The Great Lakes Regional Office of the National Climate Prediction Center confirms that a strong El Nino event is underway. Their best prediction is that it will bring a milder winter with warmer than average temperatures and less than normal precipitation across much of the Great Lakes, extending at least down into the northern two-thirds of Indiana.
That sounds positive, but not all that glitters is gold. For example, weather experts note that while mild winter weather should benefit wheat, cover crops, forages and fruits, including apples and grapes, it's not a done deal.
Milder temperatures likely means less snow cover. Snow protects these crops when there is a cold outbreak. There is no guarantee that even if the trend is correct, and it's warmer than normal and drier than normal, there won't be at least one outbreak of colder weather or even snow sometime during the winter. For most of these crops, timing may be everything. The stage they are in when such an outbreak occurs, and whether there is snow cover or not may make a huge difference.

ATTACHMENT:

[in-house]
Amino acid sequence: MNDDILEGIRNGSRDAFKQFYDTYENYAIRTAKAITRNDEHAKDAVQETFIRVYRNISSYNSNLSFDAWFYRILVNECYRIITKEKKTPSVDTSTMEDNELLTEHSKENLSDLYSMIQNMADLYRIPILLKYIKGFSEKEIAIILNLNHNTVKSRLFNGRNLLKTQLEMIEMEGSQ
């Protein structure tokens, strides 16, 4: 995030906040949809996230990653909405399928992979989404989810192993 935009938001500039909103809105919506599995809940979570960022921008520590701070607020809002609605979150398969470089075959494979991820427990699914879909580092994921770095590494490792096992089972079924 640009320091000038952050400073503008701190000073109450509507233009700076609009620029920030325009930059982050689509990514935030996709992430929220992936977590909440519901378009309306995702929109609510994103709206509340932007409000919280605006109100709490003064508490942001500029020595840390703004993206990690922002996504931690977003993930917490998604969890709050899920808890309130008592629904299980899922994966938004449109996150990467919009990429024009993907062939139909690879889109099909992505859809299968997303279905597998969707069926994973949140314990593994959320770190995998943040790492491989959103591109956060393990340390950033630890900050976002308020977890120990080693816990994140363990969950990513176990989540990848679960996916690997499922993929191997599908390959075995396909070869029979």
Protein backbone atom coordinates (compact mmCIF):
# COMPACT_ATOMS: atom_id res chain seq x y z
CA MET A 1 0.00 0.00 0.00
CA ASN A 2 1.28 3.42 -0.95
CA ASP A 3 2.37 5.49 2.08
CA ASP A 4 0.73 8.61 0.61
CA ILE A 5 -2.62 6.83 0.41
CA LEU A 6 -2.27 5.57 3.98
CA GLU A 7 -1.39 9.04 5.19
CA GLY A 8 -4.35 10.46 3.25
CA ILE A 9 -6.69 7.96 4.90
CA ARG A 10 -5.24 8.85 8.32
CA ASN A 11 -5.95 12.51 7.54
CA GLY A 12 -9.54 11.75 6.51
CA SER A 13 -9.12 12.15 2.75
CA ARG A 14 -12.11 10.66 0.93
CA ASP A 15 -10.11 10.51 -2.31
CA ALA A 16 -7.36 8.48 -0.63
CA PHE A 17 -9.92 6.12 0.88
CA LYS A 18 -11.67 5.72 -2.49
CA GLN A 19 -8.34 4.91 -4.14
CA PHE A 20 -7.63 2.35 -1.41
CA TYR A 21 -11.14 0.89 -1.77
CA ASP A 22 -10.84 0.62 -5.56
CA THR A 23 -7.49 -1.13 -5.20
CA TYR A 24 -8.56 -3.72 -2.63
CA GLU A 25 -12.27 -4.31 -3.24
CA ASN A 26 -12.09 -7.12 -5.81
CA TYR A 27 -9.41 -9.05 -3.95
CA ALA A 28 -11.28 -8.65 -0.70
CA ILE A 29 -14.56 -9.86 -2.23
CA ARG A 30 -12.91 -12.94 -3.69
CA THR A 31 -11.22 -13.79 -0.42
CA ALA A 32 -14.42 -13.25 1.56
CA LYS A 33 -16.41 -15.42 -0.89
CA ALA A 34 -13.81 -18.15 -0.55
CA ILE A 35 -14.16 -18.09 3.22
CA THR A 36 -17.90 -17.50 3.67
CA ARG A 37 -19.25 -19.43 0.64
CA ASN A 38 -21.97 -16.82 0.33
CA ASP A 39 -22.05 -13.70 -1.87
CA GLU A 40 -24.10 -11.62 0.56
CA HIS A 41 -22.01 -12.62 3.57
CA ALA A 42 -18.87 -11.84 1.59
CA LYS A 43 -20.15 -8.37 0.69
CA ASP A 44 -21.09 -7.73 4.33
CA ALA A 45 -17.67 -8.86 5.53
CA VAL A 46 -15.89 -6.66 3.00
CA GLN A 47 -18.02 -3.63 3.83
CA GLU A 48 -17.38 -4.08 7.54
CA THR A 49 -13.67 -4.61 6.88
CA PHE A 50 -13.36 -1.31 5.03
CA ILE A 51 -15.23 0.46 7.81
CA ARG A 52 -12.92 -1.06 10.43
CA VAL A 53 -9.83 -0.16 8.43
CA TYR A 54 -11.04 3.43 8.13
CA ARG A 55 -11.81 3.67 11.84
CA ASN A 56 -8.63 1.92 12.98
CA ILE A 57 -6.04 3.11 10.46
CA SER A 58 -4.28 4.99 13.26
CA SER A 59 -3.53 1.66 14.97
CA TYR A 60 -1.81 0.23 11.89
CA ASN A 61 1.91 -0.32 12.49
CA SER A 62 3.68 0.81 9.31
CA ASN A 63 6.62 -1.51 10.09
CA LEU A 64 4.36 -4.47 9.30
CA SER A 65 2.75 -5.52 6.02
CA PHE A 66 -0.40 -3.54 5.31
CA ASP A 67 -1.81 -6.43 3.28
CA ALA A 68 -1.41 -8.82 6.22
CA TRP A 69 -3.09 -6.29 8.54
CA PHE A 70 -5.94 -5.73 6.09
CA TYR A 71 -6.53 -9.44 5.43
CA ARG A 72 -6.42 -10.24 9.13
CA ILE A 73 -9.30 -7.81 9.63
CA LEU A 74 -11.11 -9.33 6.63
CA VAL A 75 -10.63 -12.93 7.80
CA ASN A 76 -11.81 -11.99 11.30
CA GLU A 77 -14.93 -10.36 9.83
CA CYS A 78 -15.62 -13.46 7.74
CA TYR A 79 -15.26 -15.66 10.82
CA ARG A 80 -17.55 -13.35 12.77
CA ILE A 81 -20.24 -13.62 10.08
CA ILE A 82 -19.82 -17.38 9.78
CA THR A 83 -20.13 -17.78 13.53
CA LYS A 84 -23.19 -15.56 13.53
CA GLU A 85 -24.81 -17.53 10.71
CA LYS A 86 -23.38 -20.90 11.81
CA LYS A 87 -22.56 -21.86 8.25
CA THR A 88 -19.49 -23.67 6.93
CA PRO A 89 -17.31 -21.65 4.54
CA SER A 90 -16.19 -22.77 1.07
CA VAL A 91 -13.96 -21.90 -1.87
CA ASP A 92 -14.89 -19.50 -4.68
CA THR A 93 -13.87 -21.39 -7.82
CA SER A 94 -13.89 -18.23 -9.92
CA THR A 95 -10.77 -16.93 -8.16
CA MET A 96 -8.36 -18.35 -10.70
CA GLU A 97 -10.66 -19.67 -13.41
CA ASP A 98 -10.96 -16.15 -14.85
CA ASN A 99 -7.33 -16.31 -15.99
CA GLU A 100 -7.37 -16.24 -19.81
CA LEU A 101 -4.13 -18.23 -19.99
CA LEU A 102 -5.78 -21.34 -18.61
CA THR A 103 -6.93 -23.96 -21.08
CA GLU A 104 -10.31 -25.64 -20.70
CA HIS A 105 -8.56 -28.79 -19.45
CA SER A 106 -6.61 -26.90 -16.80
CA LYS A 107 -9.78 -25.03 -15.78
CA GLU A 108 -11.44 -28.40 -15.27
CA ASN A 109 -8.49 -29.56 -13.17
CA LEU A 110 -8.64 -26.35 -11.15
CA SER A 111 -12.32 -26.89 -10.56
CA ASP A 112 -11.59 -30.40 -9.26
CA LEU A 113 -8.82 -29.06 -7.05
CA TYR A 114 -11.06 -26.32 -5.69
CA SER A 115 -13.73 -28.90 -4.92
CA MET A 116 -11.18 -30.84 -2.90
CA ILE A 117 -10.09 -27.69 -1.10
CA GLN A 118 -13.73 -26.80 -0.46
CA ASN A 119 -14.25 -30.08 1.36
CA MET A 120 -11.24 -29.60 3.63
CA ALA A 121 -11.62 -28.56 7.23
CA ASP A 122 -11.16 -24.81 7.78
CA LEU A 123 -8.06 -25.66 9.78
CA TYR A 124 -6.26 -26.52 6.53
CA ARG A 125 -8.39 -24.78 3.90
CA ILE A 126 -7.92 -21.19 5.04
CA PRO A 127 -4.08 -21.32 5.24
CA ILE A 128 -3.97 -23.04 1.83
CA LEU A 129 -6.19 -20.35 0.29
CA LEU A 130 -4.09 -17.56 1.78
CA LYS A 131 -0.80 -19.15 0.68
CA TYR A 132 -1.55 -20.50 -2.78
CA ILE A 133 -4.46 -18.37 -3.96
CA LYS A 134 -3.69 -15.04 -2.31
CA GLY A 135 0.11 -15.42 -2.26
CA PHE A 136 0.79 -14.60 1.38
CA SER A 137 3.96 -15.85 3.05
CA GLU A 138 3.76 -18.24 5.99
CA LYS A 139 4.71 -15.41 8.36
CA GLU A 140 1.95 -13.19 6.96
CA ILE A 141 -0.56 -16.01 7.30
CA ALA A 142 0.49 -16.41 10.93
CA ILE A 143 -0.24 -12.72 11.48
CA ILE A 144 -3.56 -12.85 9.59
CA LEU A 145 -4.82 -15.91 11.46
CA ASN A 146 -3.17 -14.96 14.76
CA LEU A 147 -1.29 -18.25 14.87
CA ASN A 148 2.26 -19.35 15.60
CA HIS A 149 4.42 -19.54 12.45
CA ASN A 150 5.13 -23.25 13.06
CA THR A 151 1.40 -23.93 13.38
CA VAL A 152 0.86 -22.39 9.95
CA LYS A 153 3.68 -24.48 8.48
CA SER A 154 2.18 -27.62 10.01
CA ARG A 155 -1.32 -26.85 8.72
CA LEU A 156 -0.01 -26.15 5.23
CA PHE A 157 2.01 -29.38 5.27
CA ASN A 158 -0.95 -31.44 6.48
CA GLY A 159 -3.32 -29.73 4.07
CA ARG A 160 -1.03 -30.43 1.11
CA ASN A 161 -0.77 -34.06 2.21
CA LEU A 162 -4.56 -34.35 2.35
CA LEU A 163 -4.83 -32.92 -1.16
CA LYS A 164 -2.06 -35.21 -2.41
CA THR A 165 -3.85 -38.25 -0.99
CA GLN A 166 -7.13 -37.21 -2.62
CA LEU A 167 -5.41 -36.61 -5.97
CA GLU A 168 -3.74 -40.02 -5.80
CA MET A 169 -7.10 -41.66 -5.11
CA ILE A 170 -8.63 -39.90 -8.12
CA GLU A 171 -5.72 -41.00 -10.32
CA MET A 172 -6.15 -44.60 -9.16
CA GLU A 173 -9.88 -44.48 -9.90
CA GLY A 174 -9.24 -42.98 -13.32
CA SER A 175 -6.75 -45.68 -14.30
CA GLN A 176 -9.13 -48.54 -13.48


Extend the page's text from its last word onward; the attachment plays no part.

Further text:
The bottom line is that there is no "free lunch" – no guarantee that a mild winter will help all things agricultural.
Livestock producers should benefit because animals may not need as much hay and may not stress as much since there should be fewer days of very cold weather.
However, El Nino could also bring negative impacts to other growing conditions around the world. That could result in shorter crop supplies worldwide, which could increase commodity prices overall for crops such as wheat, corn and soybeans. It would be beneficial for grain producers, but would mean higher feed costs for livestock producers.
To say there's a lot riding on these weather forecasts is an understatement. And besides El Nino, there are other weather forcing functions that contribute to winter conditions. Ignoring them could lead to incorrectly gauging the forecast.